Animal of the Month
December 2018

Name: Cownose Ray


Class: Chondrichthyes
Subclass: Elasmobranchii
Order: Myliobatiformes
Suborder: Myliobatolide
Family: Mylobatidae
Genus: Rhinoptera
Species: : R. bonasus

Size: 2 ½ feet across, females 2-3 feet across. Can reach up to 7 feet long.
Weight: 50 lbs. and up

Characteristics: Flat kite-shaped body, long wings. Long tail with a defensive barb at the base. Two eyes on either side of its wide head, which resembles a cow's nose. Breathes through gills under the wings. Canine teeth concealed within mouth.
Color(s): Brown back, white or yellowish underbelly
Behavior: Swims in schools, which can number in the thousands!
Preferred Habitat: Warm temperate and tropical waters, in depths of up to 72 feet.
Range: The Atlantic Ocean, from Africa to the U.S. East Coast, Gulf of Mexico, Brazil, Venezuela and parts of the Caribbean.
Diet: Bottom-dwelling lobsters, crabs, shellfish and fish.

Lifespan: Females up to 18 years, males up to 16 years.

Status: Near-Threatened

Sometimes when scientists discover a new animal, they give it a particular name because it reminds them of another animal. For example, the leopard shark is named for its leopard-like spots, and the zebra moray eel is named for its zebra-like stripes. Likewise, the cownose ray is named because its face looks like a cow's nose! Cownose rays are members of the eagle ray family. They are an open water species, meaning they prefer to swim in the open ocean, though they can be found in tropical and temperate waters across the Atlantic, from Africa to the U.S. East Coast, Brazil, Venezuala, the Caribbean and the Gulf of Mexico.

Cownose rays have long wings instead of typical fish fins. This allows them to fly or glide through the water. Sometimes they stick their fins through the water's surface, appearing to be a shark fin! Though they are shy and not aggressive, cownose rays are armed with a venomous spine at the base of their pointed tails. They use these spines to strike anything that attacks them. They have few predators, namely bull sharks, sandbar sharks, cobia (a large species of fish) and humans.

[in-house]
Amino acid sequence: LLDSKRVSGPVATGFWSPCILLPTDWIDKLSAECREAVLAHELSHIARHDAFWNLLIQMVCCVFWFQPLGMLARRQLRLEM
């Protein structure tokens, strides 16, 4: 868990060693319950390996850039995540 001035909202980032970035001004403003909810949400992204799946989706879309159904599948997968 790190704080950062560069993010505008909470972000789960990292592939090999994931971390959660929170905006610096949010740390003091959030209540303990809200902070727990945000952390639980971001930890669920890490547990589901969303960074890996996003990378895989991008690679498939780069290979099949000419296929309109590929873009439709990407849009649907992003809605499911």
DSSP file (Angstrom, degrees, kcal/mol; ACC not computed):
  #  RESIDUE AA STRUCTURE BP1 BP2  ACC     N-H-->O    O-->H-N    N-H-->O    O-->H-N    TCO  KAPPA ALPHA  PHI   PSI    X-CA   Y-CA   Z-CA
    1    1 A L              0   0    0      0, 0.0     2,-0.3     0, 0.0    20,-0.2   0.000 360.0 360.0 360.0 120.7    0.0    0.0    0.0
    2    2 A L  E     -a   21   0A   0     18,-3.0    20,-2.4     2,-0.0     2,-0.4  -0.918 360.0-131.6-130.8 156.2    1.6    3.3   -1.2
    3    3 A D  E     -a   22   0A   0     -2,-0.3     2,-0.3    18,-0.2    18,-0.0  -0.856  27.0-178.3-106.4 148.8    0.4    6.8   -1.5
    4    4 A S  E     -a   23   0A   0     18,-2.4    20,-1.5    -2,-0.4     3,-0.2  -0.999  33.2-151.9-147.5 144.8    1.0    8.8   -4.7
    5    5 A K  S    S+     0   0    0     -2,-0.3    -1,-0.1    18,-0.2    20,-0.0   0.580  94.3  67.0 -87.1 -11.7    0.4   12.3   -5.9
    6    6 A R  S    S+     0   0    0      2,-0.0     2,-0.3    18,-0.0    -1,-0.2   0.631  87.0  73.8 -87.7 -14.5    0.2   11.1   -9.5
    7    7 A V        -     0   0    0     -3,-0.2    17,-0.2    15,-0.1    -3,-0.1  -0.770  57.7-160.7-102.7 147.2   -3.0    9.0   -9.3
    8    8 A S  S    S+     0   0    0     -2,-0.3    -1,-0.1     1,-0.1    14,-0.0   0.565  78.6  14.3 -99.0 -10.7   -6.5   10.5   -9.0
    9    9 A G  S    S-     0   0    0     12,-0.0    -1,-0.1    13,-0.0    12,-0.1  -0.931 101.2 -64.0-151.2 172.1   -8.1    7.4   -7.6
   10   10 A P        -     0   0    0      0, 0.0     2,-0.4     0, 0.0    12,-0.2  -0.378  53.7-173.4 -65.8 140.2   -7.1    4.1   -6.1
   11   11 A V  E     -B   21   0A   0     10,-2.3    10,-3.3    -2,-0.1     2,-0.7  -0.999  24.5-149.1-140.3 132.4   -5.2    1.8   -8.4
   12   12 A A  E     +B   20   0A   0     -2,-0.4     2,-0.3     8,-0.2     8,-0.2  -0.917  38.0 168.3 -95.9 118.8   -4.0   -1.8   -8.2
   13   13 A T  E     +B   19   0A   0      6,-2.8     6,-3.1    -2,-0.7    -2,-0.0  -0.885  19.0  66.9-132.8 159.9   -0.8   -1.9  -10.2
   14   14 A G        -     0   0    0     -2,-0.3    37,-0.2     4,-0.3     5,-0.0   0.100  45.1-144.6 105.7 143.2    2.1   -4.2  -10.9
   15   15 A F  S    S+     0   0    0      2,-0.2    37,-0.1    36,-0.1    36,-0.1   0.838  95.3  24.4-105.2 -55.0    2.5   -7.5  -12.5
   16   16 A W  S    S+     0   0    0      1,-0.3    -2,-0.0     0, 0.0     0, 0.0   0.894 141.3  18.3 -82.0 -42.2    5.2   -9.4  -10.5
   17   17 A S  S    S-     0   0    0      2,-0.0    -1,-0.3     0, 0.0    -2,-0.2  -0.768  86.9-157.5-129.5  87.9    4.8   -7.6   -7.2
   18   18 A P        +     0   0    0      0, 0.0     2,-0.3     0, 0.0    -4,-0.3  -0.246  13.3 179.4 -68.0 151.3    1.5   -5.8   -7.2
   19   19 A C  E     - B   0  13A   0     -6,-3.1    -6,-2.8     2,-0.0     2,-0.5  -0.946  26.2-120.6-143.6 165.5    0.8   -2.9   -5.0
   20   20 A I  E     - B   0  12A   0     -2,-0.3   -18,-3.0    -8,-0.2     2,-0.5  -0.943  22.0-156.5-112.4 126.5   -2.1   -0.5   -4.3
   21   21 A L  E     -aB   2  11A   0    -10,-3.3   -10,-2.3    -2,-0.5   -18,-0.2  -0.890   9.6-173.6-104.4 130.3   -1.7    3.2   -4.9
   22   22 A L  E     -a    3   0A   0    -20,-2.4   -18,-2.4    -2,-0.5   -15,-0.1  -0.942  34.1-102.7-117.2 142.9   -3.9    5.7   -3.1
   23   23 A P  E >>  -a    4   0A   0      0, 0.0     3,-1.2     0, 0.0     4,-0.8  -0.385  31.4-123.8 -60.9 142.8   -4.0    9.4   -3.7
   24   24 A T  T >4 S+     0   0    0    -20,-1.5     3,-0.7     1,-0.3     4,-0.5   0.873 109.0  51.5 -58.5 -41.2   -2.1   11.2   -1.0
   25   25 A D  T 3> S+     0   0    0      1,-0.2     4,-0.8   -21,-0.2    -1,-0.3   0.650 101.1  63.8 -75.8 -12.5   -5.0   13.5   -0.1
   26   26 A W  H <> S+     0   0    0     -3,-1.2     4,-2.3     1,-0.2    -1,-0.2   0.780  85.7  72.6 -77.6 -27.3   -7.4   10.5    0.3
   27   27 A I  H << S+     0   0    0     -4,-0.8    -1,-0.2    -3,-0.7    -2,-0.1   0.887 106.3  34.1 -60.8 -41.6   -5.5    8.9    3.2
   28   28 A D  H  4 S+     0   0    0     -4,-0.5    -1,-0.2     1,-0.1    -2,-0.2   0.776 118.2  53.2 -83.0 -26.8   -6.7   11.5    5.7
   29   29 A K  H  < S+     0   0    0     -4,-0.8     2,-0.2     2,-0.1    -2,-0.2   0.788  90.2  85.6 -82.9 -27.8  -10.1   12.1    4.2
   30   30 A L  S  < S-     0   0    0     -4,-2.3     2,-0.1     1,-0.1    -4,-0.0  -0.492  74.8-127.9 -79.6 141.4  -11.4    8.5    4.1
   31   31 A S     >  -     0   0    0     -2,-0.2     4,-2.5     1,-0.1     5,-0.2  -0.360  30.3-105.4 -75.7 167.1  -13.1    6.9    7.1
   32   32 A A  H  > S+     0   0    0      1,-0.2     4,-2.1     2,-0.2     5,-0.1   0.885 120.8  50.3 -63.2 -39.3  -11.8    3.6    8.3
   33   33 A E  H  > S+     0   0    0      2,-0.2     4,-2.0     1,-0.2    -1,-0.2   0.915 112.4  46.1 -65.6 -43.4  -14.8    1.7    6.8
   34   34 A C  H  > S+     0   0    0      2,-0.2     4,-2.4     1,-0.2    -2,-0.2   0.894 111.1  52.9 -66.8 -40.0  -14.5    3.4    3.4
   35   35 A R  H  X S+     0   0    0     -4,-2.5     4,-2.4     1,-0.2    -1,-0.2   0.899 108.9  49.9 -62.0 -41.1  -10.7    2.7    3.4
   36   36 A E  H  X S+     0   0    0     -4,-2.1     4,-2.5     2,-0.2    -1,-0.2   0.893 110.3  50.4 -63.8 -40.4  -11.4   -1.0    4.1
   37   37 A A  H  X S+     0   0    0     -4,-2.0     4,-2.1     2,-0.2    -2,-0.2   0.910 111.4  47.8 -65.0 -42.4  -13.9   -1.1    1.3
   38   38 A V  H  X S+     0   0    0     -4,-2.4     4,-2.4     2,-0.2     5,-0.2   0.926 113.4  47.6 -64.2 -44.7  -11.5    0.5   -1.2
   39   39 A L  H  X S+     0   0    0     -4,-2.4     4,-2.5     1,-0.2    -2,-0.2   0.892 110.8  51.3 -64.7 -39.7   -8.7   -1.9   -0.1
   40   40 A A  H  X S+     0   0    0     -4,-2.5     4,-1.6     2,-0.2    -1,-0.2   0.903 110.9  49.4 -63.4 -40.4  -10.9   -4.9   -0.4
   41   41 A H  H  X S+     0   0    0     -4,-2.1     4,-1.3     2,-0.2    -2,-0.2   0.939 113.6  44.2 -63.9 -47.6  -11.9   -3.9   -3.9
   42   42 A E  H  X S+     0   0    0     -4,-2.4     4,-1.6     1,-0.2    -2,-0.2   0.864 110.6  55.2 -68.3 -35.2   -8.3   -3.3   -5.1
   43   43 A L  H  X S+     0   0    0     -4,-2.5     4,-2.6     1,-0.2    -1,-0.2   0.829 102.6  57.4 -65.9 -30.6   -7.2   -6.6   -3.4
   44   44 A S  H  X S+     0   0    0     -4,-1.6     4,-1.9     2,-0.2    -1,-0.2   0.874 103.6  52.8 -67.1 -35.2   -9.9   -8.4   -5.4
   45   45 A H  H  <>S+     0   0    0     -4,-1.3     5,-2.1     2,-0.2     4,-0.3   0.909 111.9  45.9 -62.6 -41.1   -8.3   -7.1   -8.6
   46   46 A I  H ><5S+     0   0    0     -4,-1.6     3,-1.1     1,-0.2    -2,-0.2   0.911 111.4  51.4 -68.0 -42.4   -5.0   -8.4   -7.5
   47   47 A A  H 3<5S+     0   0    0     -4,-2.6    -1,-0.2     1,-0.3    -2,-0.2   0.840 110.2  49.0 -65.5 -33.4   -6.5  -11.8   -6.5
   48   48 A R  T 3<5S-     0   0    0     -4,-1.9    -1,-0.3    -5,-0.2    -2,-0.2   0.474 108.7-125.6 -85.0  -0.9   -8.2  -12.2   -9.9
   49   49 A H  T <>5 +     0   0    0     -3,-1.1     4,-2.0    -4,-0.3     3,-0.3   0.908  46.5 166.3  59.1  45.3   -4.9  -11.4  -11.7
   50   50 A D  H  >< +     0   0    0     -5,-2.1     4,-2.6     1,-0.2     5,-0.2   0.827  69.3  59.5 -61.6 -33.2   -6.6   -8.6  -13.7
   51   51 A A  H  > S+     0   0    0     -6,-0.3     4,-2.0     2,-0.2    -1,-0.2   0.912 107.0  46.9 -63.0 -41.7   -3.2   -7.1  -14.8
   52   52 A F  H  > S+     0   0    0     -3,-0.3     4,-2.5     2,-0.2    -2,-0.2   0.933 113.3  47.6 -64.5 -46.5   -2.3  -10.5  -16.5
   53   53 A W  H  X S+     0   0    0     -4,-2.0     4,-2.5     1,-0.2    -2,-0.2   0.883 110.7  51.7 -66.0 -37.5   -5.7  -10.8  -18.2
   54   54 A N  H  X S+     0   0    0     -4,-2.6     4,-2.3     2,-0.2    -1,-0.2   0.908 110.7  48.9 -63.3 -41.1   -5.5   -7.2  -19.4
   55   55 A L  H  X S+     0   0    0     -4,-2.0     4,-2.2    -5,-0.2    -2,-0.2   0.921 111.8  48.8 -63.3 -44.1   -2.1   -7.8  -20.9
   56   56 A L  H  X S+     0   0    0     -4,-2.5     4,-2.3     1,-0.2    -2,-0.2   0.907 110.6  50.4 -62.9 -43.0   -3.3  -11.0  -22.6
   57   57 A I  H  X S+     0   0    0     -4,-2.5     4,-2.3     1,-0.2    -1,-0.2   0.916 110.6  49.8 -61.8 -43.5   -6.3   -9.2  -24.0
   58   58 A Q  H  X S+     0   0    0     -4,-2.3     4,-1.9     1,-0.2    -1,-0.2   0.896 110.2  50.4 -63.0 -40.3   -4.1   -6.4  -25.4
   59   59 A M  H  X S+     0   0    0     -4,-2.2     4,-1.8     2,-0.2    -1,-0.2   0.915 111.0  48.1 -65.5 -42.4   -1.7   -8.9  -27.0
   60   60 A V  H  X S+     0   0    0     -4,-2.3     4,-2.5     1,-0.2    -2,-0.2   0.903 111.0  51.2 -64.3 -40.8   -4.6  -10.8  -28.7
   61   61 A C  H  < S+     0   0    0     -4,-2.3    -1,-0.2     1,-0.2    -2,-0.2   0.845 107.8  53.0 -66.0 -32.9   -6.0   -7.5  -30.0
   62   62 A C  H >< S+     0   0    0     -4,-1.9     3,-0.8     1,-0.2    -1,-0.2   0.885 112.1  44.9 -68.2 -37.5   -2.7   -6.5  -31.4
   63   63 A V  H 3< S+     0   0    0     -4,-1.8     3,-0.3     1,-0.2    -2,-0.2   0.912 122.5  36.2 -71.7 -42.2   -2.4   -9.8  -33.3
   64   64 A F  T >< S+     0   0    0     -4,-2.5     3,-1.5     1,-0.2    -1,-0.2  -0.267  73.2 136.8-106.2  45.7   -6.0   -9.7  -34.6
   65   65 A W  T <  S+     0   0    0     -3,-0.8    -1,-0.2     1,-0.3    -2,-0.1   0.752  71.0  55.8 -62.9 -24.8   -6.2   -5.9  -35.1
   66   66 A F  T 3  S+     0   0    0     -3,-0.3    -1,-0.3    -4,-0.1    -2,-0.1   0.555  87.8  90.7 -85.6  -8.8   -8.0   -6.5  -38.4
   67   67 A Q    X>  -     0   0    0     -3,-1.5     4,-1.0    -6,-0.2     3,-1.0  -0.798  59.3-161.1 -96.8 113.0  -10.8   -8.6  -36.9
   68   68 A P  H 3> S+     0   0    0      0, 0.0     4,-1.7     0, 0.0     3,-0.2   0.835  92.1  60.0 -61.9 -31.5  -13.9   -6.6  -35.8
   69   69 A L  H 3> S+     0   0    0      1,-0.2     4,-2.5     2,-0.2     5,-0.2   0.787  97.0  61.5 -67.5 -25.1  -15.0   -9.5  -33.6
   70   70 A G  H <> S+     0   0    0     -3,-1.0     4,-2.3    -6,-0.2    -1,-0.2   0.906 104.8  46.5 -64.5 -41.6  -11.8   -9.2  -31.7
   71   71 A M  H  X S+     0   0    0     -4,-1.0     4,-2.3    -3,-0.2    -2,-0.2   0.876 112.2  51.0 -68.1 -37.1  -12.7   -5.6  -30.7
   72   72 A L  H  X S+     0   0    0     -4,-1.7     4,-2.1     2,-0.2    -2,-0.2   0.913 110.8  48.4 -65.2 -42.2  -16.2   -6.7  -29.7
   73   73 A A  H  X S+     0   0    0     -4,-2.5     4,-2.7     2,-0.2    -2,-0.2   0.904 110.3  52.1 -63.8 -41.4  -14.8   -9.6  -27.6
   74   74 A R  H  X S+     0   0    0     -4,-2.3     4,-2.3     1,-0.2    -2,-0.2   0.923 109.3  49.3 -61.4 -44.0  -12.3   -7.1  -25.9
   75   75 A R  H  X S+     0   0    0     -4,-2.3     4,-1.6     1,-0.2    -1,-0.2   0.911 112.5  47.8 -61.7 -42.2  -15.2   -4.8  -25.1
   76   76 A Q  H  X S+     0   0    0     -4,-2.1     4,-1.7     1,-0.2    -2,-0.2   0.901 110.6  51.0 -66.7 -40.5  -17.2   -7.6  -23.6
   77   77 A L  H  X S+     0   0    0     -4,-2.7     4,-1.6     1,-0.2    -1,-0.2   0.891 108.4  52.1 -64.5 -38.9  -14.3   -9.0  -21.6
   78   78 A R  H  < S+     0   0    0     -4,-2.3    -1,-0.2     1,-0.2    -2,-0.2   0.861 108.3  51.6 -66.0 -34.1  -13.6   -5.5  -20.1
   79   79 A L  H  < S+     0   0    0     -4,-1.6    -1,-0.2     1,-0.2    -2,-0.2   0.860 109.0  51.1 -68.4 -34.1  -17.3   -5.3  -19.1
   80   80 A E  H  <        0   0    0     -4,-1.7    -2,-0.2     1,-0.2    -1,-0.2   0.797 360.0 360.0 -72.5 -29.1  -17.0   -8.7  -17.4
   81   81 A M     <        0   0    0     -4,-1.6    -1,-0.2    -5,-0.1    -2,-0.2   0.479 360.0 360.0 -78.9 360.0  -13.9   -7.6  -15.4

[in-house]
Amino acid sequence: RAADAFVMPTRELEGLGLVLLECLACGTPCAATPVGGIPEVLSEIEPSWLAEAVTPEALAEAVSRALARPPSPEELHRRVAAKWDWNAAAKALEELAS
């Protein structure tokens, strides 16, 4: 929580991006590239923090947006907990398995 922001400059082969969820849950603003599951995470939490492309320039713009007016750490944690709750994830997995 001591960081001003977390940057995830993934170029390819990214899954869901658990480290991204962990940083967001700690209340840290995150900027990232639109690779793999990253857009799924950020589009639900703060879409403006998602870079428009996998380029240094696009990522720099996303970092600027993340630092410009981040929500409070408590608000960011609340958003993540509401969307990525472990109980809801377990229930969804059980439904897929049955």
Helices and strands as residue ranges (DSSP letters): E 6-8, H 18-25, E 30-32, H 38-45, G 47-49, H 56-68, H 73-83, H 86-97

Cownose rays usually live in large schools made up of hundreds of individuals. They spend their time searching for clams, oysters, crabs and bottom-dwelling fish to eat. As a group, they beat their wings to stir up sand and uncover hiding prey. Twice a year, cownoses migrate across the ocean. They migrate en-masse-up to 10,000 of them travel at a time! Cownose rays begin to mate around four or five years old. Mating occurs from June through October. A female cownose will carry her pup for 11-12 months before giving birth! The oldest known female cownose was 18 years old, and the oldest known male was 16 years old.

Currently cownose rays are classed as Near-Threatened. Their numbers are strong, but there are concerns for their future. In the past they have been labeled as an invasive species, which is not accurate. Some feel that they threaten commercial oyster beds and have called for them to be targeted in a new fishery. Currently their biggest threat is bycatch from fishing operations that target other fish. These reckless methods of fishing needlessly catch and kill thousands of sea animals, including cownose rays. Cownose rays only give birth to one pup once a year. If they were to be targeted by fisherman, it would take a long time for their numbers to bounce back.

Fortunately, much can be done to protect cownose rays and other marine animals before things look grim! Check out these awesome websites to learn more!

Chesapeake Bay Program, Cownose Ray Page-Dedicated to restoring and protecting the Chesapeake Bay area, this program conducts research on cownose migrations as well as other animals.
https://www.chesapeakebay.net/discover/field-guide/entry/cownose ray

Azula, Cownose Ray Video-Azula, an educational and news project run by Oceana, shares a video of the cownose ray migration! Watch as thousands of rays swarm near the docks of an island in Florida!

The cownose rays and other sea creatures need YOU! Please consider asking your local representatives to do more to curb overfishing and ban bottom-trawling fishing!


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